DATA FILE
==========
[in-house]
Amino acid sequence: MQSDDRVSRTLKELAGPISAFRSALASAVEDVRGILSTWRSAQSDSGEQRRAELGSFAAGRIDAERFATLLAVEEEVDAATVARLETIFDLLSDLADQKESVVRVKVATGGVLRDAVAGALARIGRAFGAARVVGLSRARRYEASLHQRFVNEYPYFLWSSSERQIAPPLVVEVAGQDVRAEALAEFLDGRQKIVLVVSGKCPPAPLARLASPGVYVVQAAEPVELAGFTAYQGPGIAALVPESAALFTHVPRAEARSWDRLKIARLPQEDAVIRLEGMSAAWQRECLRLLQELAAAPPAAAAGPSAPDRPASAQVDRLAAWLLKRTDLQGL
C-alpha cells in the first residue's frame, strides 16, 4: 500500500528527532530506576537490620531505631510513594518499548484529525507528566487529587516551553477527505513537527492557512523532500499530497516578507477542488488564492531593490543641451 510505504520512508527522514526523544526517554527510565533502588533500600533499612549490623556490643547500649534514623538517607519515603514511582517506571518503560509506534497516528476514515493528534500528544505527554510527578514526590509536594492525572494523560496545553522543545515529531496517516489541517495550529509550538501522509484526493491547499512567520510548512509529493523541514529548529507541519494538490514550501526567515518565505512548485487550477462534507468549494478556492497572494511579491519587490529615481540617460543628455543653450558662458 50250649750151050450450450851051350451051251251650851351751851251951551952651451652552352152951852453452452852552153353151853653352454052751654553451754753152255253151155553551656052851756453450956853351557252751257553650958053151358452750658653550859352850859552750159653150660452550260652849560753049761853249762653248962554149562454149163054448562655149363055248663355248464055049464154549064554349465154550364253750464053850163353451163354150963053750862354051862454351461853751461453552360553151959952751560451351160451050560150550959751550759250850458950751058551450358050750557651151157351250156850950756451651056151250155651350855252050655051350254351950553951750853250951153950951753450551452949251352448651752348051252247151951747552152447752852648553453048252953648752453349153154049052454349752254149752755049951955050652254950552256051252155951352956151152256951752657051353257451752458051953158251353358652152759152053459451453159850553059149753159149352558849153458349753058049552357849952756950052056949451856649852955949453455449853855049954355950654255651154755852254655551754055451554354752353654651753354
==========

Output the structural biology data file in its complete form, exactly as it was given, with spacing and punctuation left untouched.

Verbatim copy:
[in-house]
Amino acid sequence: MQSDDRVSRTLKELAGPISAFRSALASAVEDVRGILSTWRSAQSDSGEQRRAELGSFAAGRIDAERFATLLAVEEEVDAATVARLETIFDLLSDLADQKESVVRVKVATGGVLRDAVAGALARIGRAFGAARVVGLSRARRYEASLHQRFVNEYPYFLWSSSERQIAPPLVVEVAGQDVRAEALAEFLDGRQKIVLVVSGKCPPAPLARLASPGVYVVQAAEPVELAGFTAYQGPGIAALVPESAALFTHVPRAEARSWDRLKIARLPQEDAVIRLEGMSAAWQRECLRLLQELAAAPPAAAAGPSAPDRPASAQVDRLAAWLLKRTDLQGL
C-alpha cells in the first residue's frame, strides 16, 4: 500500500528527532530506576537490620531505631510513594518499548484529525507528566487529587516551553477527505513537527492557512523532500499530497516578507477542488488564492531593490543641451 510505504520512508527522514526523544526517554527510565533502588533500600533499612549490623556490643547500649534514623538517607519515603514511582517506571518503560509506534497516528476514515493528534500528544505527554510527578514526590509536594492525572494523560496545553522543545515529531496517516489541517495550529509550538501522509484526493491547499512567520510548512509529493523541514529548529507541519494538490514550501526567515518565505512548485487550477462534507468549494478556492497572494511579491519587490529615481540617460543628455543653450558662458 50250649750151050450450450851051350451051251251650851351751851251951551952651451652552352152951852453452452852552153353151853653352454052751654553451754753152255253151155553551656052851756453450956853351557252751257553650958053151358452750658653550859352850859552750159653150660452550260652849560753049761853249762653248962554149562454149163054448562655149363055248663355248464055049464154549064554349465154550364253750464053850163353451163354150963053750862354051862454351461853751461453552360553151959952751560451351160451050560150550959751550759250850458950751058551450358050750557651151157351250156850950756451651056151250155651350855252050655051350254351950553951750853250951153950951753450551452949251352448651752348051252247151951747552152447752852648553453048252953648752453349153154049052454349752254149752755049951955050652254950552256051252155951352956151152256951752657051353257451752458051953158251353358652152759152053459451453159850553059149753159149352558849153458349753058049552357849952756950052056949451856649852955949453455449853855049954355950654255651154755852254655551754055451554354752353654651753354